Health System in Iran
The Ministry of Health and Medical Education finances and delivers primary health care. The establishment of a national health care system has resulted in major improvements in health. The overall life expectancy in Iran rose from less than 62 years in 1988 to almost 70 years in 2000 and 74.3 years in 2013.
The incidence of several communicable diseases has been reduced, and maternal and child health have improved. Mortality rates for infants (less than 1 year old) and children (up to five years old), which were as high as 93 and 153 per 1,000 live births in 1974, had fallen to about 21 and 25 respectively by 2009.
Challenges remain: more than 8-10 percent of the population is not covered by insurance and has to pay directly for health care. There are still some sectors of the population that have no access to health care. The availability of services is low, especially in rural areas and the less developed provinces, such as Sistan and Baluchistan.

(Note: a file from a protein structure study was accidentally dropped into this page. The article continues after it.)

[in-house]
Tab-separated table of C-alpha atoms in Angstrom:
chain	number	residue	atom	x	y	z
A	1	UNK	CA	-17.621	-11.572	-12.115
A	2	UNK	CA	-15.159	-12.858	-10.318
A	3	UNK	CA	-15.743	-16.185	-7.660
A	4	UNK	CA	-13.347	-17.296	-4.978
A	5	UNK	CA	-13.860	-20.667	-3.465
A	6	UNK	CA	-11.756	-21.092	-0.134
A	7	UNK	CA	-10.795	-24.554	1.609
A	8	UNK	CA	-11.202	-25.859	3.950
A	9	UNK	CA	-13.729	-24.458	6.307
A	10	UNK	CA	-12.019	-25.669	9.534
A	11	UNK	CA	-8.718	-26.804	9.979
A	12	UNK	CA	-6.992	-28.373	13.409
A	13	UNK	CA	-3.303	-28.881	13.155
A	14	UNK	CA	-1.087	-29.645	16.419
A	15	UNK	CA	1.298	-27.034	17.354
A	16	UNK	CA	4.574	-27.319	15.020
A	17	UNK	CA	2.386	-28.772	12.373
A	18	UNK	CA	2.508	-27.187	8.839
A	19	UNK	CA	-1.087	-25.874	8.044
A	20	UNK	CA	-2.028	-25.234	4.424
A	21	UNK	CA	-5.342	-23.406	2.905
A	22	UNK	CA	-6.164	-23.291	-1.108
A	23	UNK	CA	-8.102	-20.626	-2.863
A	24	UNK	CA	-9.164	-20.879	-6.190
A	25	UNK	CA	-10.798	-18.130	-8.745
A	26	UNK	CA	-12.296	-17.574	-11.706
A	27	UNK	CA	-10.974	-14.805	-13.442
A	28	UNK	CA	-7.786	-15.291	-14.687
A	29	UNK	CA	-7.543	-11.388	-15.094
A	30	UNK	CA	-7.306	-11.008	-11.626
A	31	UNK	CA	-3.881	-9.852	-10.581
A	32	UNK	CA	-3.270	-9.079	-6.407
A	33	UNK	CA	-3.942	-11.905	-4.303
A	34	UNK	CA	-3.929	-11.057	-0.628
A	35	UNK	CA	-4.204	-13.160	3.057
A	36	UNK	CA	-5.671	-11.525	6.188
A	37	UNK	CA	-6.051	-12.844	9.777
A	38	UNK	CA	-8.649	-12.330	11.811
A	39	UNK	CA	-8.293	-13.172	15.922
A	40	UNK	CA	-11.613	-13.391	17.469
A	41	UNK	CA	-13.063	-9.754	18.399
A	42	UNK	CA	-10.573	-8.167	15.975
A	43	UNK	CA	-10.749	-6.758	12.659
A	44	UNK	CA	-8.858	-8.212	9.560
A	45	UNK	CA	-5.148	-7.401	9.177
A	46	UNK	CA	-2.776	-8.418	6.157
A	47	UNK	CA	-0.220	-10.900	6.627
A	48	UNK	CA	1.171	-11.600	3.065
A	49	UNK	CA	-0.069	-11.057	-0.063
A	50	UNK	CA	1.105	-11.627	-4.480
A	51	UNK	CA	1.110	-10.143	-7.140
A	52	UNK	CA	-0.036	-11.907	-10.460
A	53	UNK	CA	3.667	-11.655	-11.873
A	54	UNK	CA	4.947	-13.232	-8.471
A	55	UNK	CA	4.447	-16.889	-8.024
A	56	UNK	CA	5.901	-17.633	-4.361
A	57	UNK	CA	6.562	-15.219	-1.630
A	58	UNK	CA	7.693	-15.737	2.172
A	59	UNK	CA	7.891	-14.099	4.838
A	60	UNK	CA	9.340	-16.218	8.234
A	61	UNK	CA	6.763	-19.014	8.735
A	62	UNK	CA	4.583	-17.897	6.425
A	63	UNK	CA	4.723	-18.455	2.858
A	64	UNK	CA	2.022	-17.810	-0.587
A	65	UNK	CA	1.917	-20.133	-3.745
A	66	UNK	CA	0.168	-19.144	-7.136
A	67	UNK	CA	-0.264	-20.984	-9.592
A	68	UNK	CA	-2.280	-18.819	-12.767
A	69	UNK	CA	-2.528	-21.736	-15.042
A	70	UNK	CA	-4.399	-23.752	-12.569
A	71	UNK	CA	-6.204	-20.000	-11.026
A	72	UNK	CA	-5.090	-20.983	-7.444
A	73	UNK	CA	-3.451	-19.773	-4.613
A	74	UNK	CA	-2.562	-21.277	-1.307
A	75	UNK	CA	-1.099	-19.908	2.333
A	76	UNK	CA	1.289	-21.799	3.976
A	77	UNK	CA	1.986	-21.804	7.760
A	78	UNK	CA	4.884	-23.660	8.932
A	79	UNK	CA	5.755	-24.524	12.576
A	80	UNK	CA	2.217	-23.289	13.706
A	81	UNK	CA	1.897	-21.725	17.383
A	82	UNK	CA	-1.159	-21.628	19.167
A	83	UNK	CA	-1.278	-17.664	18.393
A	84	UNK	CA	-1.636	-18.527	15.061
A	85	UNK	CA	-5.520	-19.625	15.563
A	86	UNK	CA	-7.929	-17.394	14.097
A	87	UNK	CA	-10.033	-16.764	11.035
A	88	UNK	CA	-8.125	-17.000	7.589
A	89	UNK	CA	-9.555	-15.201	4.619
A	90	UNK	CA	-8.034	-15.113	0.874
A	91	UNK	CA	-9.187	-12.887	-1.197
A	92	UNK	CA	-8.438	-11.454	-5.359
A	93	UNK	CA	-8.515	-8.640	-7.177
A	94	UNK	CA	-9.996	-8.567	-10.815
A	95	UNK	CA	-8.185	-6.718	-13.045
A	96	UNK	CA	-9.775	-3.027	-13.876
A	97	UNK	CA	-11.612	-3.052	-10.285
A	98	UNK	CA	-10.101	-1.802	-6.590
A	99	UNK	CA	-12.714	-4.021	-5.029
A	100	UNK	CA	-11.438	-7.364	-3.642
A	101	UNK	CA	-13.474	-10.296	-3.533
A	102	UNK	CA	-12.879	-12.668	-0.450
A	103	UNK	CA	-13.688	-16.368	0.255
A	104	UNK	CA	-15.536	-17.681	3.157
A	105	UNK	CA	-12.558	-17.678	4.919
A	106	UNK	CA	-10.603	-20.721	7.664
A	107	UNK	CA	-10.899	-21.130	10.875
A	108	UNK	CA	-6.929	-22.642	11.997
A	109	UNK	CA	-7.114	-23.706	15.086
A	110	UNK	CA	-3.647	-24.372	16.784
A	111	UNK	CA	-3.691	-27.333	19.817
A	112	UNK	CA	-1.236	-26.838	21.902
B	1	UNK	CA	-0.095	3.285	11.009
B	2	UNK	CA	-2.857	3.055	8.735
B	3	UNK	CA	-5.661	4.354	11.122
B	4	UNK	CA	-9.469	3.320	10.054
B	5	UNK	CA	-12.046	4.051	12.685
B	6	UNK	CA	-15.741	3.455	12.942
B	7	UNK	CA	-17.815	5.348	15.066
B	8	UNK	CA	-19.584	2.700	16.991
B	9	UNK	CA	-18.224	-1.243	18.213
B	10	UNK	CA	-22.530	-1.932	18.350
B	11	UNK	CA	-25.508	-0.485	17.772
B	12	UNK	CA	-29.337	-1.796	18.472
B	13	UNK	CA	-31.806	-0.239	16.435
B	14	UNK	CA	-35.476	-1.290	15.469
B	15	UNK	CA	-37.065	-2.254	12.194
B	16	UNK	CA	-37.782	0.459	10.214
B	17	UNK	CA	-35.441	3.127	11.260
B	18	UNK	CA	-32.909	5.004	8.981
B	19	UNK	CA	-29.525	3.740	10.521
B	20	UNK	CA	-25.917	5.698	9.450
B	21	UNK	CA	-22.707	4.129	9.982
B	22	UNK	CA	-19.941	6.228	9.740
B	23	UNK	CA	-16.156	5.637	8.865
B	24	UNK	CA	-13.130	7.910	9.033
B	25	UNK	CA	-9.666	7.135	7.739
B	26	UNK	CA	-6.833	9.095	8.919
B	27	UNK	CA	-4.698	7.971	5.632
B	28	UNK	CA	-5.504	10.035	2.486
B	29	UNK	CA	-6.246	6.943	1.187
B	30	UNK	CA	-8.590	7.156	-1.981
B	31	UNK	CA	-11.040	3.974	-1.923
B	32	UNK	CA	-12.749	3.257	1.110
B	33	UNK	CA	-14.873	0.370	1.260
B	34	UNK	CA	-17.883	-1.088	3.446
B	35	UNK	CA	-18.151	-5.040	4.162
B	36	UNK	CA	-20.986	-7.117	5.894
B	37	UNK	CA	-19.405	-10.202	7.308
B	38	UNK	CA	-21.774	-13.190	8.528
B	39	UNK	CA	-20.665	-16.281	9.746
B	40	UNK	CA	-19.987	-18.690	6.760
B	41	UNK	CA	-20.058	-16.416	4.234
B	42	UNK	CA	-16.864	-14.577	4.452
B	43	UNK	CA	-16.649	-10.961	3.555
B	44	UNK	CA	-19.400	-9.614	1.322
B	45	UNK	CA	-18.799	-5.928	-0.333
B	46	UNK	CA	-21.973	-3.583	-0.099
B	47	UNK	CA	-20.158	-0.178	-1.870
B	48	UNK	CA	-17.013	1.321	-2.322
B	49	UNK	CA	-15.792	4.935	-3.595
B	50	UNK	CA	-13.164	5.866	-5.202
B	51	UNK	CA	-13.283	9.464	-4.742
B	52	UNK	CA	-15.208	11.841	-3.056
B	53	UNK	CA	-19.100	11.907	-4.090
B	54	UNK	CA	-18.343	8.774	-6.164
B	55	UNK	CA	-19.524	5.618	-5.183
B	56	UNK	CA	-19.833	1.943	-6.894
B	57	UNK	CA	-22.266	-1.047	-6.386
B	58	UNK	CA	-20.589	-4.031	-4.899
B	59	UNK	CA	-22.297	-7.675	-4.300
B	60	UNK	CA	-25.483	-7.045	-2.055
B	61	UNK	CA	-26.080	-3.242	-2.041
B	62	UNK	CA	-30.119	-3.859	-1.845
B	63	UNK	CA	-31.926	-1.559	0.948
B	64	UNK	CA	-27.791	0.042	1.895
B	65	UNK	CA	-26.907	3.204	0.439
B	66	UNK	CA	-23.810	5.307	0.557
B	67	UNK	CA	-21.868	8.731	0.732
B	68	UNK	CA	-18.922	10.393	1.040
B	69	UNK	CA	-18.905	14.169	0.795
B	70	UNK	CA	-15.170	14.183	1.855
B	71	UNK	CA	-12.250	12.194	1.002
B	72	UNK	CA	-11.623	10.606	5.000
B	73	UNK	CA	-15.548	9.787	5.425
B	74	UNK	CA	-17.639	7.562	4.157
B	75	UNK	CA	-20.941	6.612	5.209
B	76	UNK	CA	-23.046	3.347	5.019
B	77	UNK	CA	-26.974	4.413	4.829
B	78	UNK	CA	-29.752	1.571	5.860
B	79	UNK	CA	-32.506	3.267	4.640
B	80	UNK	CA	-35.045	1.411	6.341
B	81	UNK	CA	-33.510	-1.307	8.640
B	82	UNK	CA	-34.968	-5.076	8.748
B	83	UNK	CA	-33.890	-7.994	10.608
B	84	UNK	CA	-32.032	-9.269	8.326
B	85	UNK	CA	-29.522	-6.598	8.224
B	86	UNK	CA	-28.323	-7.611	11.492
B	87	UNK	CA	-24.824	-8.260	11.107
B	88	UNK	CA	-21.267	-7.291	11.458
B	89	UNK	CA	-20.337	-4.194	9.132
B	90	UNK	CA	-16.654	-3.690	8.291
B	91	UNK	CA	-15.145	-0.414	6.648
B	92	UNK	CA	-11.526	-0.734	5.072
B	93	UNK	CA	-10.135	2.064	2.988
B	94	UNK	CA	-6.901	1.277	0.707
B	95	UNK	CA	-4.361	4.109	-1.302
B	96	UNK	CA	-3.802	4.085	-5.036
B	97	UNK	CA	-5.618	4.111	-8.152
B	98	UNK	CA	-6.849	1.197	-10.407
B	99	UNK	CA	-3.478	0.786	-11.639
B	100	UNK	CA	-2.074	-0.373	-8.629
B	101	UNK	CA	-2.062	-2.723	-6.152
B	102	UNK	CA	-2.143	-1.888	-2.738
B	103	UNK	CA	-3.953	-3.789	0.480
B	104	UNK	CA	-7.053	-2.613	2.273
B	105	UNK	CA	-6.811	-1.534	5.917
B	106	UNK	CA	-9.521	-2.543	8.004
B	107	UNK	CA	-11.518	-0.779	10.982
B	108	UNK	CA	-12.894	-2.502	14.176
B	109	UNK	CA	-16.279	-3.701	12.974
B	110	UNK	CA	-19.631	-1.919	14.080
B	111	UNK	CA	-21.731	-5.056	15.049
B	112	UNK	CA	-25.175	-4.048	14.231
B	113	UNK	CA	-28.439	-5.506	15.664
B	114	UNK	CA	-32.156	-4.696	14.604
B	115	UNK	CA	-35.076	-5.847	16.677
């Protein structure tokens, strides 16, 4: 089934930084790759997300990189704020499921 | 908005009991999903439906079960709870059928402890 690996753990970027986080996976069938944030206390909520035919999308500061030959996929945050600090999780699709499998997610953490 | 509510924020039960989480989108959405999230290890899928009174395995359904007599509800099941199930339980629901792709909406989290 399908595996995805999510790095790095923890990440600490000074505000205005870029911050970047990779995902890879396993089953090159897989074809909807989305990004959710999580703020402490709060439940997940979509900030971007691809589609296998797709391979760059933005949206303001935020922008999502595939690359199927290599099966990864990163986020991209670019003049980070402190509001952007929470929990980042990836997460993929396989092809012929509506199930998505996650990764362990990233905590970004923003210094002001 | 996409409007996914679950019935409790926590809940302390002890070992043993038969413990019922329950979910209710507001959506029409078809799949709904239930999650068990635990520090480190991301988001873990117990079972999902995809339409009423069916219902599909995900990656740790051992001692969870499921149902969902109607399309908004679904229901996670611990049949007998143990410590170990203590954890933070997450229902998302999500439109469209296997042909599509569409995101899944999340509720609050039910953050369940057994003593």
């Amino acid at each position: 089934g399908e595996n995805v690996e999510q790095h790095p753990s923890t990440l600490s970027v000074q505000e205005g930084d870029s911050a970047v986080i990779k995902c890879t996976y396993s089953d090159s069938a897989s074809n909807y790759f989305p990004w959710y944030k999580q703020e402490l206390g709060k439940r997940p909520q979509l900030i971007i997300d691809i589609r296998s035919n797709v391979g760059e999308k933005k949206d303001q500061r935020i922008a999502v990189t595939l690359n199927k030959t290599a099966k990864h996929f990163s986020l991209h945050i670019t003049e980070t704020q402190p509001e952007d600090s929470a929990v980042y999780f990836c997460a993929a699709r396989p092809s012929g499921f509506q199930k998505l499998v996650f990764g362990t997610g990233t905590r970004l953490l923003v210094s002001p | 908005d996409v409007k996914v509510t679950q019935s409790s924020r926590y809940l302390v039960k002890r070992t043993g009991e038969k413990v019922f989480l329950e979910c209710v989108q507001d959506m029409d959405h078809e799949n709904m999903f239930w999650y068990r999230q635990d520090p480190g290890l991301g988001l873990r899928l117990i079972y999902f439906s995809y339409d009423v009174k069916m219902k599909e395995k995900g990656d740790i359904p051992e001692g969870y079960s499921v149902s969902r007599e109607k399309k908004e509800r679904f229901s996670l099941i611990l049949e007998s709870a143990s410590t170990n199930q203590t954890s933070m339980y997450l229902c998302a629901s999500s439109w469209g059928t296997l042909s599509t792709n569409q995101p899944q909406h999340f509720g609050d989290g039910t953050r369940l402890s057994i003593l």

Halting and reversing the HIV/AIDS epidemic by the government-imposed deadline of 2015 represents one of the major challenges facing Iran. According to the World Health Organization ‘the estimated number of HIV-positives is greater than 30,000, with 700 AIDS cases’.
Intra-venous drug use and needle sharing are major problems, particularly among the prison population. If needle sharing (accounting for 62 percent of transmissions) is not dealt with properly, the consequences for the spread of HIV and hepatitis may be catastrophic. Because a large part of Iran’s population is now coming of reproductive age, increased services will be required for the promotion of sexual health and responsible behaviour (at present, 8-9 percent of HIV/AIDS cases are infected through sexual contact.)
Drug addiction is a major problem in Iran. In 2009 the number of drug abusers (including opium and heroin) was estimated to exceed 1.2 million and to be on the increase. According to official estimates, about 130,000 people in Iran become addicted to drugs each year. In spite of its harsh anti-drugs policies, the government is, according to some Iranians, responsible for the high addiction rate. The lack of employment and strict social control drives Iranian youths towards the use of drugs.
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